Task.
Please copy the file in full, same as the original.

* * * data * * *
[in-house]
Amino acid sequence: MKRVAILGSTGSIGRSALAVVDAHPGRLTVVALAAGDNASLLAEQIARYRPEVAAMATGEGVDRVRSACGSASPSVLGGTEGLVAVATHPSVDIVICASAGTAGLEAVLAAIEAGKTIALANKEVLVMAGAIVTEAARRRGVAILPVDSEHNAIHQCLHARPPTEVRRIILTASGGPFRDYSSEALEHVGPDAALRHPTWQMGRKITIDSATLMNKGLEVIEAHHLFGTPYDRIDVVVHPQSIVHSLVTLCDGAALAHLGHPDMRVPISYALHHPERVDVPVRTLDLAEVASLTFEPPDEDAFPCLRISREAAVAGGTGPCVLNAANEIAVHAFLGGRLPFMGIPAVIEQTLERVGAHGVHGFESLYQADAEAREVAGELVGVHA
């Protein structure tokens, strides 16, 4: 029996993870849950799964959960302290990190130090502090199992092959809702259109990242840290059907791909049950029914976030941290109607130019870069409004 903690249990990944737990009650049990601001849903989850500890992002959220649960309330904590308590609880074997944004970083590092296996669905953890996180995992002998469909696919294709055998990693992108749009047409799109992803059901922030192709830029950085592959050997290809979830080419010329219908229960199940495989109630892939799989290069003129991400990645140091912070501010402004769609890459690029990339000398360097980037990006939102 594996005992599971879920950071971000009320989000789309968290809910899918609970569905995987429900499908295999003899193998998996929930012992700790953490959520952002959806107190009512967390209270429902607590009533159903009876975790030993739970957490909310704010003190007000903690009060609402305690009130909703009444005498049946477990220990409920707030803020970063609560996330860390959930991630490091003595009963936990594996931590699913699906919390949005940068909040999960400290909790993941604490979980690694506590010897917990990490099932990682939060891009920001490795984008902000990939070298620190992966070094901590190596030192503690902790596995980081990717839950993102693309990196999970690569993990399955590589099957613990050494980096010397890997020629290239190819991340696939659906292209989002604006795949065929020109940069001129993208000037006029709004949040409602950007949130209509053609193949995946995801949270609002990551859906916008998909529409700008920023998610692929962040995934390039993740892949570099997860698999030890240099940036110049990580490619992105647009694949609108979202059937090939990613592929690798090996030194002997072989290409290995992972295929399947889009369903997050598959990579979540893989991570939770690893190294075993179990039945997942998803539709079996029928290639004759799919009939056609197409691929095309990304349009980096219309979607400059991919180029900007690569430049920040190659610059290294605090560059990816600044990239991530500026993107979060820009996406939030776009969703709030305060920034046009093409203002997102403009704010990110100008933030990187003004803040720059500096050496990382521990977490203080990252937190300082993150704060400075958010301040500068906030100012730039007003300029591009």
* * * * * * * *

[in-house]
Amino acid sequence: MKRVAILGSTGSIGRSALAVVDAHPGRLTVVALAAGDNASLLAEQIARYRPEVAAMATGEGVDRVRSACGSASPSVLGGTEGLVAVATHPSVDIVICASAGTAGLEAVLAAIEAGKTIALANKEVLVMAGAIVTEAARRRGVAILPVDSEHNAIHQCLHARPPTEVRRIILTASGGPFRDYSSEALEHVGPDAALRHPTWQMGRKITIDSATLMNKGLEVIEAHHLFGTPYDRIDVVVHPQSIVHSLVTLCDGAALAHLGHPDMRVPISYALHHPERVDVPVRTLDLAEVASLTFEPPDEDAFPCLRISREAAVAGGTGPCVLNAANEIAVHAFLGGRLPFMGIPAVIEQTLERVGAHGVHGFESLYQADAEAREVAGELVGVHA
């Protein structure tokens, strides 16, 4: 029996993870849950799964959960302290990190130090502090199992092959809702259109990242840290059907791909049950029914976030941290109607130019870069409004 903690249990990944737990009650049990601001849903989850500890992002959220649960309330904590308590609880074997944004970083590092296996669905953890996180995992002998469909696919294709055998990693992108749009047409799109992803059901922030192709830029950085592959050997290809979830080419010329219908229960199940495989109630892939799989290069003129991400990645140091912070501010402004769609890459690029990339000398360097980037990006939102 594996005992599971879920950071971000009320989000789309968290809910899918609970569905995987429900499908295999003899193998998996929930012992700790953490959520952002959806107190009512967390209270429902607590009533159903009876975790030993739970957490909310704010003190007000903690009060609402305690009130909703009444005498049946477990220990409920707030803020970063609560996330860390959930991630490091003595009963936990594996931590699913699906919390949005940068909040999960400290909790993941604490979980690694506590010897917990990490099932990682939060891009920001490795984008902000990939070298620190992966070094901590190596030192503690902790596995980081990717839950993102693309990196999970690569993990399955590589099957613990050494980096010397890997020629290239190819991340696939659906292209989002604006795949065929020109940069001129993208000037006029709004949040409602950007949130209509053609193949995946995801949270609002990551859906916008998909529409700008920023998610692929962040995934390039993740892949570099997860698999030890240099940036110049990580490619992105647009694949609108979202059937090939990613592929690798090996030194002997072989290409290995992972295929399947889009369903997050598959990579979540893989991570939770690893190294075993179990039945997942998803539709079996029928290639004759799919009939056609197409691929095309990304349009980096219309979607400059991919180029900007690569430049920040190659610059290294605090560059990816600044990239991530500026993107979060820009996406939030776009969703709030305060920034046009093409203002997102403009704010990110100008933030990187003004803040720059500096050496990382521990977490203080990252937190300082993150704060400075958010301040500068906030100012730039007003300029591009």